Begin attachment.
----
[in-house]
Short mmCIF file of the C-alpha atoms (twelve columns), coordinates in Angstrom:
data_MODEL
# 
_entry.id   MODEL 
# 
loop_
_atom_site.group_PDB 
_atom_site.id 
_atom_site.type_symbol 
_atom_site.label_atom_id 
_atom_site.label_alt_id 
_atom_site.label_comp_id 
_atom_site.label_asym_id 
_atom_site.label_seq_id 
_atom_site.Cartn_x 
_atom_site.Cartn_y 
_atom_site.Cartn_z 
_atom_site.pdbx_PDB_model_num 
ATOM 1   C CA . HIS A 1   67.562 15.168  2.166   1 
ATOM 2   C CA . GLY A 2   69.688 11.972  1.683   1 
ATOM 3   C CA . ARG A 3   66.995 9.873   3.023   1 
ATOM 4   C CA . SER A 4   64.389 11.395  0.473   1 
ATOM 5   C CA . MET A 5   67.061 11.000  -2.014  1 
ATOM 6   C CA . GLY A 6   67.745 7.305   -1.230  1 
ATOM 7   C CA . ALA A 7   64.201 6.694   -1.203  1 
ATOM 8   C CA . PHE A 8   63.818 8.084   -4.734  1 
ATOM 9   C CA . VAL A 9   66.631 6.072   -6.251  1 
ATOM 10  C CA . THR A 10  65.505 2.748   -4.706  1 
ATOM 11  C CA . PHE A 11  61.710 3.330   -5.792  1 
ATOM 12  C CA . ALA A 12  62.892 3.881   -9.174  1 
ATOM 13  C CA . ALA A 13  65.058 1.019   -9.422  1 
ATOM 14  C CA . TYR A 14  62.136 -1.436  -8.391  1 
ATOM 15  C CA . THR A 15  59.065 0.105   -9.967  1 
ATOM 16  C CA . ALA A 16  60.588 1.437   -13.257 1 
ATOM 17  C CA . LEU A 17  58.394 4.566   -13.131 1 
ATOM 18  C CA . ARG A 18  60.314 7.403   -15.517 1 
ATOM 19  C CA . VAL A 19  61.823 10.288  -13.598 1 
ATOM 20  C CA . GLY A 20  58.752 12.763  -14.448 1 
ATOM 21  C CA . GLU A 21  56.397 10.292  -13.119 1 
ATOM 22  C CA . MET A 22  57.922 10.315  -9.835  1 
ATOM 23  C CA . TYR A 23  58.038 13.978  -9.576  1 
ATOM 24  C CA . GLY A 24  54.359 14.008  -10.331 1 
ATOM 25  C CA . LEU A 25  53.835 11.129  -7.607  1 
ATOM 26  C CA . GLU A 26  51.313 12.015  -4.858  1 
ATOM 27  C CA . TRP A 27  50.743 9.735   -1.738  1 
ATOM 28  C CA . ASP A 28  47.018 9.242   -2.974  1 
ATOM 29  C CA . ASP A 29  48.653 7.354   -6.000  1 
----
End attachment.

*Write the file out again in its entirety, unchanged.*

[in-house]
Short mmCIF file of the C-alpha atoms (twelve columns), coordinates in Angstrom:
data_MODEL
# 
_entry.id   MODEL 
# 
loop_
_atom_site.group_PDB 
_atom_site.id 
_atom_site.type_symbol 
_atom_site.label_atom_id 
_atom_site.label_alt_id 
_atom_site.label_comp_id 
_atom_site.label_asym_id 
_atom_site.label_seq_id 
_atom_site.Cartn_x 
_atom_site.Cartn_y 
_atom_site.Cartn_z 
_atom_site.pdbx_PDB_model_num 
ATOM 1   C CA . HIS A 1   67.562 15.168  2.166   1 
ATOM 2   C CA . GLY A 2   69.688 11.972  1.683   1 
ATOM 3   C CA . ARG A 3   66.995 9.873   3.023   1 
ATOM 4   C CA . SER A 4   64.389 11.395  0.473   1 
ATOM 5   C CA . MET A 5   67.061 11.000  -2.014  1 
ATOM 6   C CA . GLY A 6   67.745 7.305   -1.230  1 
ATOM 7   C CA . ALA A 7   64.201 6.694   -1.203  1 
ATOM 8   C CA . PHE A 8   63.818 8.084   -4.734  1 
ATOM 9   C CA . VAL A 9   66.631 6.072   -6.251  1 
ATOM 10  C CA . THR A 10  65.505 2.748   -4.706  1 
ATOM 11  C CA . PHE A 11  61.710 3.330   -5.792  1 
ATOM 12  C CA . ALA A 12  62.892 3.881   -9.174  1 
ATOM 13  C CA . ALA A 13  65.058 1.019   -9.422  1 
ATOM 14  C CA . TYR A 14  62.136 -1.436  -8.391  1 
ATOM 15  C CA . THR A 15  59.065 0.105   -9.967  1 
ATOM 16  C CA . ALA A 16  60.588 1.437   -13.257 1 
ATOM 17  C CA . LEU A 17  58.394 4.566   -13.131 1 
ATOM 18  C CA . ARG A 18  60.314 7.403   -15.517 1 
ATOM 19  C CA . VAL A 19  61.823 10.288  -13.598 1 
ATOM 20  C CA . GLY A 20  58.752 12.763  -14.448 1 
ATOM 21  C CA . GLU A 21  56.397 10.292  -13.119 1 
ATOM 22  C CA . MET A 22  57.922 10.315  -9.835  1 
ATOM 23  C CA . TYR A 23  58.038 13.978  -9.576  1 
ATOM 24  C CA . GLY A 24  54.359 14.008  -10.331 1 
ATOM 25  C CA . LEU A 25  53.835 11.129  -7.607  1 
ATOM 26  C CA . GLU A 26  51.313 12.015  -4.858  1 
ATOM 27  C CA . TRP A 27  50.743 9.735   -1.738  1 
ATOM 28  C CA . ASP A 28  47.018 9.242   -2.974  1 
ATOM 29  C CA . ASP A 29  48.653 7.354   -6.000  1 